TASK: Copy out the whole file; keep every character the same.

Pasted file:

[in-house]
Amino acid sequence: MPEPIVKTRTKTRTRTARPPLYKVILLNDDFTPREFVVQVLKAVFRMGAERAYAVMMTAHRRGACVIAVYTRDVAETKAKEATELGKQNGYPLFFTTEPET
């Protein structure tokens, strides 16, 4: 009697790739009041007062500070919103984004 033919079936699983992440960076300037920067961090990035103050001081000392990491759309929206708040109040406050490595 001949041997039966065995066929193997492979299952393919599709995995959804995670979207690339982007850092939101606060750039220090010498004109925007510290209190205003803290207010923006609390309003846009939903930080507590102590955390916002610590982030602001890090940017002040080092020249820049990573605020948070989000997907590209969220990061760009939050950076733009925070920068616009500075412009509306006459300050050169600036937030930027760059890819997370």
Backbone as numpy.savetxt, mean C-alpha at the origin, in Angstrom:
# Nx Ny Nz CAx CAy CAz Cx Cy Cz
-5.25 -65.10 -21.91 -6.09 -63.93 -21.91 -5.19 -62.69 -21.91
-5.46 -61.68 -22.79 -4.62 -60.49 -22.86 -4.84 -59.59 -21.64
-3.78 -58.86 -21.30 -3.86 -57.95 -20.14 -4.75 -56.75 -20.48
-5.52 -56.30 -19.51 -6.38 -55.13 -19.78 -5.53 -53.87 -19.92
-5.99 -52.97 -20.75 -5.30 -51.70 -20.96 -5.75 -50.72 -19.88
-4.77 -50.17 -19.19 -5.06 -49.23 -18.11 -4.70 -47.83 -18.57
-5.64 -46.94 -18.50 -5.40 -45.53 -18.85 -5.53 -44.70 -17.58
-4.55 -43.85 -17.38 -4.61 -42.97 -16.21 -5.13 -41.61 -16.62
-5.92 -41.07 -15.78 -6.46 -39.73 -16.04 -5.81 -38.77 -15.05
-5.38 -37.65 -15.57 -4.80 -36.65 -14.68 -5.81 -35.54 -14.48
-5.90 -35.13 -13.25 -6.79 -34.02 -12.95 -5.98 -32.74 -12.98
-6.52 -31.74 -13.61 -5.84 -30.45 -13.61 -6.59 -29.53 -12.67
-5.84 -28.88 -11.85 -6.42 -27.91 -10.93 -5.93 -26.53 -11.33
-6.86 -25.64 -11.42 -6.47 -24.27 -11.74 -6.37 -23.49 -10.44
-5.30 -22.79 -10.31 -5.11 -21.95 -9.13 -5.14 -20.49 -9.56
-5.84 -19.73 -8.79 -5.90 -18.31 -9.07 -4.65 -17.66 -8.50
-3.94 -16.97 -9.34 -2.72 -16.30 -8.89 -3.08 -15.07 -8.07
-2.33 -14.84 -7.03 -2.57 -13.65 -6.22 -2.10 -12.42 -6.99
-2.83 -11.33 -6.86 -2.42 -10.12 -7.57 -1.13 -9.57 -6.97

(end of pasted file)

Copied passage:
[in-house]
Amino acid sequence: MPEPIVKTRTKTRTRTARPPLYKVILLNDDFTPREFVVQVLKAVFRMGAERAYAVMMTAHRRGACVIAVYTRDVAETKAKEATELGKQNGYPLFFTTEPET
């Protein structure tokens, strides 16, 4: 009697790739009041007062500070919103984004 033919079936699983992440960076300037920067961090990035103050001081000392990491759309929206708040109040406050490595 001949041997039966065995066929193997492979299952393919599709995995959804995670979207690339982007850092939101606060750039220090010498004109925007510290209190205003803290207010923006609390309003846009939903930080507590102590955390916002610590982030602001890090940017002040080092020249820049990573605020948070989000997907590209969220990061760009939050950076733009925070920068616009500075412009509306006459300050050169600036937030930027760059890819997370």
Backbone as numpy.savetxt, mean C-alpha at the origin, in Angstrom:
# Nx Ny Nz CAx CAy CAz Cx Cy Cz
-5.25 -65.10 -21.91 -6.09 -63.93 -21.91 -5.19 -62.69 -21.91
-5.46 -61.68 -22.79 -4.62 -60.49 -22.86 -4.84 -59.59 -21.64
-3.78 -58.86 -21.30 -3.86 -57.95 -20.14 -4.75 -56.75 -20.48
-5.52 -56.30 -19.51 -6.38 -55.13 -19.78 -5.53 -53.87 -19.92
-5.99 -52.97 -20.75 -5.30 -51.70 -20.96 -5.75 -50.72 -19.88
-4.77 -50.17 -19.19 -5.06 -49.23 -18.11 -4.70 -47.83 -18.57
-5.64 -46.94 -18.50 -5.40 -45.53 -18.85 -5.53 -44.70 -17.58
-4.55 -43.85 -17.38 -4.61 -42.97 -16.21 -5.13 -41.61 -16.62
-5.92 -41.07 -15.78 -6.46 -39.73 -16.04 -5.81 -38.77 -15.05
-5.38 -37.65 -15.57 -4.80 -36.65 -14.68 -5.81 -35.54 -14.48
-5.90 -35.13 -13.25 -6.79 -34.02 -12.95 -5.98 -32.74 -12.98
-6.52 -31.74 -13.61 -5.84 -30.45 -13.61 -6.59 -29.53 -12.67
-5.84 -28.88 -11.85 -6.42 -27.91 -10.93 -5.93 -26.53 -11.33
-6.86 -25.64 -11.42 -6.47 -24.27 -11.74 -6.37 -23.49 -10.44
-5.30 -22.79 -10.31 -5.11 -21.95 -9.13 -5.14 -20.49 -9.56
-5.84 -19.73 -8.79 -5.90 -18.31 -9.07 -4.65 -17.66 -8.50
-3.94 -16.97 -9.34 -2.72 -16.30 -8.89 -3.08 -15.07 -8.07
-2.33 -14.84 -7.03 -2.57 -13.65 -6.22 -2.10 -12.42 -6.99
-2.83 -11.33 -6.86 -2.42 -10.12 -7.57 -1.13 -9.57 -6.97